Our children bring us so much joy. And yet often, in this world of social media; Instagram, Pinterest, Facebook, it’s easy to measure yourself up against friends, ‘influencers,’ friends of friends and come to the conclusion that what your children are doing (or not), and what they should be doing are two very different things, and somehow that is a failing on your behalf.
Are they awake and ready at 8.30 am for their online registration, are they engaging with the online learning and submitting their work? Are you enjoying baking together or creating intricate art and craft projects? Are they happy to join you in a wet, windy, muddy walk? In our current situation it can be easy to feel overwhelmed, that we should fill every minute doing a ‘job,’ something that must be done, something that is likely for someone else. After all, there is so much to do, even when we’re not supposed to be doing anything??!!
When we feel fraught, often trying to get our children to do what we think they should be doing inevitably leads to a situation where no one is having fun!
Jude talks about allowing herself the time to enjoy her children playing, and the importance of sometimes making herself the priority. After all, in order to look after someone else, you must first be able to look after yourself… (Sarah, Scheme Manager)
So, what I’ve leant about enjoying my children…
It doesn’t seem to happen when I’m trying to get them involved in what I want to do. And it doesn’t seem to happen when I try and make them do what I feel like they “should” be doing.
This week they’ve spent vast amounts of happy time playing “chaos tag” together in the garden. An extraordinary cross between tag, stuck-in-the-mud and rock/paper/scissors, it’s an egalitarian game where there is no particular advantage in being older, stronger or faster. Also, it goes on for ever, and no-one seems to win. These must be the secrets of their success.
This game had been popular at school (remember the days when our children went to school…?!) but my kids have added an extra layer of complexity. They “score” the rock/paper/scissors element by using some old mini traffic cones they found in the garden.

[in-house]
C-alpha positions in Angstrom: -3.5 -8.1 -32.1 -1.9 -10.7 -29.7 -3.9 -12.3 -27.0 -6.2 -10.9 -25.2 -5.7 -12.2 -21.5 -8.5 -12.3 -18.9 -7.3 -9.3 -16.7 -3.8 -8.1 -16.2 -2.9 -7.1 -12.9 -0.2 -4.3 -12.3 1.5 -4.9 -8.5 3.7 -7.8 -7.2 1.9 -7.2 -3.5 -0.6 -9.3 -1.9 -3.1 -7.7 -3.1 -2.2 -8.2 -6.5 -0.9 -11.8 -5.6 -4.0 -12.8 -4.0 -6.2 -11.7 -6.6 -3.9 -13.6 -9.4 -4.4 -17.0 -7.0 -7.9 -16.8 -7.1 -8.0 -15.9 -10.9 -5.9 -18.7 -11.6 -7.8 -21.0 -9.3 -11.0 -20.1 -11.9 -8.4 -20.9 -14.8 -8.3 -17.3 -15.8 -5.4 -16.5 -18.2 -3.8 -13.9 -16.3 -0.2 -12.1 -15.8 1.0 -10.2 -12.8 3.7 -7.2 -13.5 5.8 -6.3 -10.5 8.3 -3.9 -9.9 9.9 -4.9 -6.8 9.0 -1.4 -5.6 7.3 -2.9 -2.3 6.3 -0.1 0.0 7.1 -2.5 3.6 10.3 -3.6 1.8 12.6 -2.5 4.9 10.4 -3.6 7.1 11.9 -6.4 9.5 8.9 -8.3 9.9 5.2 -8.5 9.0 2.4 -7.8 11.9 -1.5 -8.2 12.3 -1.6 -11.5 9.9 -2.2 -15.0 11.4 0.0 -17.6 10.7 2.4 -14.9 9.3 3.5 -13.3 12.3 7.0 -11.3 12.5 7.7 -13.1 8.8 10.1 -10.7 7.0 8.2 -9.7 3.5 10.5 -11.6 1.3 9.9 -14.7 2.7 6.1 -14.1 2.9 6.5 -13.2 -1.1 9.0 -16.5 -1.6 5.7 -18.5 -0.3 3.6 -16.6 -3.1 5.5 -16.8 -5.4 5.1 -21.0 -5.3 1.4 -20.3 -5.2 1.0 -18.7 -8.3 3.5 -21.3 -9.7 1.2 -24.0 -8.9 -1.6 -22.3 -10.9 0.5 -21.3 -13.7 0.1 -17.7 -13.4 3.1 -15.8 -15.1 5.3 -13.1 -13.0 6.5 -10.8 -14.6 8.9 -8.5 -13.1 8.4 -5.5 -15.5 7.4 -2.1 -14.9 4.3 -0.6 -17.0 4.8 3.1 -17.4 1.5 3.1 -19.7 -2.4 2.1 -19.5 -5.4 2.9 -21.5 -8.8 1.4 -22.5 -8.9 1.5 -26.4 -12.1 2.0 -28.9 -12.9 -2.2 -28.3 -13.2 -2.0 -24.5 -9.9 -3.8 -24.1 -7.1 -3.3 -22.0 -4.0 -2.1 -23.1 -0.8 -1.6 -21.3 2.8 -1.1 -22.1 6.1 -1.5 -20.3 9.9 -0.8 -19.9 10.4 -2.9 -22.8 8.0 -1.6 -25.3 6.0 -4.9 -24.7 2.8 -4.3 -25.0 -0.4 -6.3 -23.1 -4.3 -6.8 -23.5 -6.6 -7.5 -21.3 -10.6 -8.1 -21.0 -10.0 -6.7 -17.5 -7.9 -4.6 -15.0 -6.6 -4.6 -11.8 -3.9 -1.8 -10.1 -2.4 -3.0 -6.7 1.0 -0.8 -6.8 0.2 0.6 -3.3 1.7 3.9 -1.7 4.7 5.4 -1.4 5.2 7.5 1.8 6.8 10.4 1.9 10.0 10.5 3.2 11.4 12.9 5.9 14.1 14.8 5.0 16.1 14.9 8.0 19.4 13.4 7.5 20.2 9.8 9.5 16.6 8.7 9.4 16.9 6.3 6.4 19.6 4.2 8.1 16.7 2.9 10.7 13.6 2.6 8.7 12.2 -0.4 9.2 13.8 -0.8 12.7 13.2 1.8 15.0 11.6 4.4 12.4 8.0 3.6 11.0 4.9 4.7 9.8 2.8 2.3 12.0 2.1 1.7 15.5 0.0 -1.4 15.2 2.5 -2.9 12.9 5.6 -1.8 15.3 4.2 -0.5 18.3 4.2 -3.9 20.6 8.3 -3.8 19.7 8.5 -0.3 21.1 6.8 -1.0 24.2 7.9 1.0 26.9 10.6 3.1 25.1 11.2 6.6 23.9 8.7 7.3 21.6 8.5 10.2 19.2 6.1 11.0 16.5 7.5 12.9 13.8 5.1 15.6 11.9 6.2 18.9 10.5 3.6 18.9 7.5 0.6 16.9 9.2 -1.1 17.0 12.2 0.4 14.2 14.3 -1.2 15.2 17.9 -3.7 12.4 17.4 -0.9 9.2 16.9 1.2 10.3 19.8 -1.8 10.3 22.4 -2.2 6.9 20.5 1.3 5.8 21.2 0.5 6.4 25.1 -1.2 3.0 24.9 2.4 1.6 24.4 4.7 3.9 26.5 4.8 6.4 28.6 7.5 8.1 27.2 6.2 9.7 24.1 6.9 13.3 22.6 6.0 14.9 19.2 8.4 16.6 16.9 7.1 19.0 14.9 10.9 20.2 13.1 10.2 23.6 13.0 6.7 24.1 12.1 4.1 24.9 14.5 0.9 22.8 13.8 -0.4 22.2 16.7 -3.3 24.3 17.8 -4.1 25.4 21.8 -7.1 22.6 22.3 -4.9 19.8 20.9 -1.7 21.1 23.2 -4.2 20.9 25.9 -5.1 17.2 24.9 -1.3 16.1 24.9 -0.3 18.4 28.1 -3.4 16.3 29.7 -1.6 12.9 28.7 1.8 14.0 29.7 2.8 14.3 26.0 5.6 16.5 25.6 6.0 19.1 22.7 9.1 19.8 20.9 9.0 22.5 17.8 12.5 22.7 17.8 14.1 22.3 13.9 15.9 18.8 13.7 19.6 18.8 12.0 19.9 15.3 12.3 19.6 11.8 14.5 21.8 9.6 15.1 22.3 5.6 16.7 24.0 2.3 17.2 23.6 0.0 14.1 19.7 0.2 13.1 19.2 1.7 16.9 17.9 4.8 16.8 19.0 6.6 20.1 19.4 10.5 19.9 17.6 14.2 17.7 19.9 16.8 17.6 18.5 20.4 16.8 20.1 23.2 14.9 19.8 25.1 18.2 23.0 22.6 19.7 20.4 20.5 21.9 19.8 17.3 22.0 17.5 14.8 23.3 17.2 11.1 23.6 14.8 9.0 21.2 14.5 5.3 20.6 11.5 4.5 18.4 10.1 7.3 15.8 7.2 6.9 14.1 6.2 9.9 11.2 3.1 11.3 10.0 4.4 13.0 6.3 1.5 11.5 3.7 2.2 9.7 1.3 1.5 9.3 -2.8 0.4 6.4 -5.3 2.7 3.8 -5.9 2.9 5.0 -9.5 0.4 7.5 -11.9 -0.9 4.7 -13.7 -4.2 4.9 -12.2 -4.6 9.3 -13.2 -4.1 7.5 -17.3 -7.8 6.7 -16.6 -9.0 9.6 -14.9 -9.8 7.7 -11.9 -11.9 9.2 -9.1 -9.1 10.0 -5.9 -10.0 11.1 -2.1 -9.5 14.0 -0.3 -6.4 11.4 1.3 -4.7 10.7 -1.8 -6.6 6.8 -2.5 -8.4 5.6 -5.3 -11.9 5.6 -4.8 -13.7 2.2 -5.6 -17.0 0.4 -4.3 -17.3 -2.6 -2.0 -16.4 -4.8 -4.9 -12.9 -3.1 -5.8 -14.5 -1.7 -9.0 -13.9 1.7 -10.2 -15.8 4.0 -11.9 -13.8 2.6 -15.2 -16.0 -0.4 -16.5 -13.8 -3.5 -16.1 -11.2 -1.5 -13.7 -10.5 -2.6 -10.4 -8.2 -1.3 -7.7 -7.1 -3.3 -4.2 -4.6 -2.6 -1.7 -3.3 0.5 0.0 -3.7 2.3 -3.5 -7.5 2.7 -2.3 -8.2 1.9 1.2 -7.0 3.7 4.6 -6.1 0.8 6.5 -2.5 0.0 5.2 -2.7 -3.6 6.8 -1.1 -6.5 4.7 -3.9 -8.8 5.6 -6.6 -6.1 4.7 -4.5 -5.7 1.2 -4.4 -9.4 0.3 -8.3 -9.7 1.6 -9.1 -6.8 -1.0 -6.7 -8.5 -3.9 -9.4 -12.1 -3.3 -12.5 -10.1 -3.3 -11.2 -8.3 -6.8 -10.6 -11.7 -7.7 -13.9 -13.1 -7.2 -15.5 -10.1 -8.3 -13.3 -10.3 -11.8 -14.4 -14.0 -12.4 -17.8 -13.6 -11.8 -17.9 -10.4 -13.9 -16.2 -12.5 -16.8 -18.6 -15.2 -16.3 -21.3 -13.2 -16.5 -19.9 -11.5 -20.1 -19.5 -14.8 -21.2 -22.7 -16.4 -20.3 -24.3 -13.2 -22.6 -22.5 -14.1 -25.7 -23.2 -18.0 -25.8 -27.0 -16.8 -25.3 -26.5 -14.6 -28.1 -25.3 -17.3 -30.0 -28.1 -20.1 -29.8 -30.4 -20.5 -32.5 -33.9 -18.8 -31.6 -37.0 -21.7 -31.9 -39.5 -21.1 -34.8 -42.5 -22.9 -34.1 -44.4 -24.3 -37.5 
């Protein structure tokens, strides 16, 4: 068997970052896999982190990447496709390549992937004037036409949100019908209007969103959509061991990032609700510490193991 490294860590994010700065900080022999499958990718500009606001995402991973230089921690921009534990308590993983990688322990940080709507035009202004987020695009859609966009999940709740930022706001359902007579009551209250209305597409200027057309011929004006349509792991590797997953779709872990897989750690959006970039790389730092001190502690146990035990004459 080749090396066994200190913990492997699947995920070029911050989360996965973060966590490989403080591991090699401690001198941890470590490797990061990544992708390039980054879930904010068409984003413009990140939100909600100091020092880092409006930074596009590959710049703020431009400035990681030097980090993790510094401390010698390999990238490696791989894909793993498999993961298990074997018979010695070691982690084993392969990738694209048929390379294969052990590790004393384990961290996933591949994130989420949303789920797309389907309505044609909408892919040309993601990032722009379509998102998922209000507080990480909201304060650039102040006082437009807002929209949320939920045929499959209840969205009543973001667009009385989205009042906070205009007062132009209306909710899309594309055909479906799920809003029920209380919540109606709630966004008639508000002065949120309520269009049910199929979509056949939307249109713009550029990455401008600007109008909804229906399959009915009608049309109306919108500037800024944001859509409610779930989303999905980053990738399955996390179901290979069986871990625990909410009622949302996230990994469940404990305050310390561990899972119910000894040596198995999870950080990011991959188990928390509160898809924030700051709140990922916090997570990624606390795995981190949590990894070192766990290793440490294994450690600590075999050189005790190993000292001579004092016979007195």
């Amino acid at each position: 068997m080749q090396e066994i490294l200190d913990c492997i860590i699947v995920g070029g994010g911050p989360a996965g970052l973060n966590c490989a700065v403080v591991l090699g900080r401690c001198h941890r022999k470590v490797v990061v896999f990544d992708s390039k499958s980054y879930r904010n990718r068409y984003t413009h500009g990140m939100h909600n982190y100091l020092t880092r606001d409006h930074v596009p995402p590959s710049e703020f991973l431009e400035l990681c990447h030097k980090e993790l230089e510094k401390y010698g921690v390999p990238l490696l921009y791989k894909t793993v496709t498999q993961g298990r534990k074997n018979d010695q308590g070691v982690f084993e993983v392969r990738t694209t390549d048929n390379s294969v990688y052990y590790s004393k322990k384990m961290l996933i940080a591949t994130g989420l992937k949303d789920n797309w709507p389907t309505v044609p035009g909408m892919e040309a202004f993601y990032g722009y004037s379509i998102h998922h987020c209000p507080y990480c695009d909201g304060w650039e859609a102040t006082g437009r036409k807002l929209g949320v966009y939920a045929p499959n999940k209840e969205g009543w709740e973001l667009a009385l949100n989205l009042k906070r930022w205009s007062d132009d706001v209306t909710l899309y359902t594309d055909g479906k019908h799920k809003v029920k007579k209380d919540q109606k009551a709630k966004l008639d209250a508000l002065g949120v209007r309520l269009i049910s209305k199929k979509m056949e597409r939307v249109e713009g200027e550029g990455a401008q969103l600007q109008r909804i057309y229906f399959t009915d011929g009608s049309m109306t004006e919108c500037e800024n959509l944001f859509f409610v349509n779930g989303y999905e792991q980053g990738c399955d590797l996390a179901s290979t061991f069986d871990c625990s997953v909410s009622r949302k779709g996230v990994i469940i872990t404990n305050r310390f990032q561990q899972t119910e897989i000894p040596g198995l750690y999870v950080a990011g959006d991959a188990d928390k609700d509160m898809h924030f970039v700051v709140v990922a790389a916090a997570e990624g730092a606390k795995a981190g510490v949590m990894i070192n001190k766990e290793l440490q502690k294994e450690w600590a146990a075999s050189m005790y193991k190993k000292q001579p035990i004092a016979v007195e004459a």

So, when I look out of my kitchen window, I see four children with small orange traffic cones on the ends of one arm, tossing said cones to one another, then playing rock/paper scissors with the other arm. They have a whale of a time doing this, often dissolving into peals of laughter at their own enthusiasm for the sheer absurdity of the activity.
I’m always tempted to rush off and get the housework done while they are happily occupied. But doing the housework whenever the kids are happy means I have a cleanish house but only spend grouchy time with my children.
So, once or twice, I have stopped and sat or stood watching them play chaos tag, and it has genuinely filled my heart with joy.
The other joyful times have been when I have decided to do something I myself wanted to do – try out a cake recipe, or make a rainbow collage, for example, and I have not asked or required the children to do it with me. Sometimes they have joined in, or watched me intermittently, but often they have ignored me, and done their own thing. Weirdly, the strength it takes for me to concentrate “selfishly” on my own task, involving them only at their instigation, has centred me, and I have found rare satisfaction.
So perhaps this is the conclusion – the way to enjoy my children is to enjoy myself?
I am trying to relax, have perspective. I am embracing my inner chaos tag. Purposeless joy. When you find it, don’t rush away and do housework instead…